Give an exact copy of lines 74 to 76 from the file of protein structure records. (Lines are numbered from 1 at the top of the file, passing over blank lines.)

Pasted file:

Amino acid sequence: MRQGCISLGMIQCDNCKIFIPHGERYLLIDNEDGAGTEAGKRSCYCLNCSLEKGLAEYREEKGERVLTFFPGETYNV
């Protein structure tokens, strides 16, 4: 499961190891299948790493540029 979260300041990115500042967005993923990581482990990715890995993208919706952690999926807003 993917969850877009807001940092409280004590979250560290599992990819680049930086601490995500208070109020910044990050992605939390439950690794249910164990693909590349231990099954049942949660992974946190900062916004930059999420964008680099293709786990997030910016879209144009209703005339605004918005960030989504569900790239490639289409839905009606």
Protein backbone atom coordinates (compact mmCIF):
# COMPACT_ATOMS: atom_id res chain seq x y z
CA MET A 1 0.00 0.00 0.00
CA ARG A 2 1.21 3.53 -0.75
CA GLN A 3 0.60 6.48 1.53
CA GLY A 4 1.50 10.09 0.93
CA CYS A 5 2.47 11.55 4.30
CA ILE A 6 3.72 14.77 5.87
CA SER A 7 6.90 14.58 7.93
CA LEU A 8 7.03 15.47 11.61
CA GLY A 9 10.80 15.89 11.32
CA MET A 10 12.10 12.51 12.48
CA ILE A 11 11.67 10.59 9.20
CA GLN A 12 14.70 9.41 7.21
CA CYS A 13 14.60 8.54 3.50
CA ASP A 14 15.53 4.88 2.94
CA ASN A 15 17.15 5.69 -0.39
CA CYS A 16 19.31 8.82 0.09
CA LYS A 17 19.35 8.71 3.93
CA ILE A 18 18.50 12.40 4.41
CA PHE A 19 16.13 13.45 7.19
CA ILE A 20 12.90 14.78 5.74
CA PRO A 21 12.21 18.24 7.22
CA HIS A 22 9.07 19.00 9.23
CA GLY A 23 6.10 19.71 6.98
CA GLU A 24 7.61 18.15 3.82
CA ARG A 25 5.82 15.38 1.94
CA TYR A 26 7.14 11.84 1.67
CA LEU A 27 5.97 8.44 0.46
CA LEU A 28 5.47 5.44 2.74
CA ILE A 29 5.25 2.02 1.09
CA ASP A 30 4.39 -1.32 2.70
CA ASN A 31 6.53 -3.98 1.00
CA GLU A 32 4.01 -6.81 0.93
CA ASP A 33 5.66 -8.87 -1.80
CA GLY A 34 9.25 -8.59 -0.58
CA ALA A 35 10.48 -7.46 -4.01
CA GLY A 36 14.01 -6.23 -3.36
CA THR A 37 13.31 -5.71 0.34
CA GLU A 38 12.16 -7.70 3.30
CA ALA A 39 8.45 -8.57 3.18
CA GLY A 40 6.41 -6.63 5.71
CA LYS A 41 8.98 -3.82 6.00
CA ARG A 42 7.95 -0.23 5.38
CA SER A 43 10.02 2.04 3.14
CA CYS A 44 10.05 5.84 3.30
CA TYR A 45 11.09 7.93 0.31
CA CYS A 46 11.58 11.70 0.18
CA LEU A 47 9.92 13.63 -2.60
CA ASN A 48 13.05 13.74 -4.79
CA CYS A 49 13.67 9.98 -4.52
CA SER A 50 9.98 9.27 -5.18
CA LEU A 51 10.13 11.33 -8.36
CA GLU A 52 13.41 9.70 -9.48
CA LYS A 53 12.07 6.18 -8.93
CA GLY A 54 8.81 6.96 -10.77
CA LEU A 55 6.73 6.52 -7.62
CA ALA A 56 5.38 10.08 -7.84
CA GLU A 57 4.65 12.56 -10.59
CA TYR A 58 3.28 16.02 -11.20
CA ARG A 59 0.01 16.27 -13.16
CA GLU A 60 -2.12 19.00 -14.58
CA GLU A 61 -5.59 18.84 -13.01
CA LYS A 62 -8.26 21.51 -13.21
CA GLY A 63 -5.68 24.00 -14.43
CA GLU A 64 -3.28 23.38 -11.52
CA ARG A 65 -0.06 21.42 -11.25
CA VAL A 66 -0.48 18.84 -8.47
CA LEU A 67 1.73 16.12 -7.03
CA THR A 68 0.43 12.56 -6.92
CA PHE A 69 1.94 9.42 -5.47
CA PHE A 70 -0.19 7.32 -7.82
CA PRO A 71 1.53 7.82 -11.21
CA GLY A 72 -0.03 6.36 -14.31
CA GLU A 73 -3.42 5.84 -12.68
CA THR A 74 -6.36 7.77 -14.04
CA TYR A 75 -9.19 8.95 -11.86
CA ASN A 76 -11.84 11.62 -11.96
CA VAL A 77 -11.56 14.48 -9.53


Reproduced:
CA PHE A 70 -0.19 7.32 -7.82
CA PRO A 71 1.53 7.82 -11.21
CA GLY A 72 -0.03 6.36 -14.31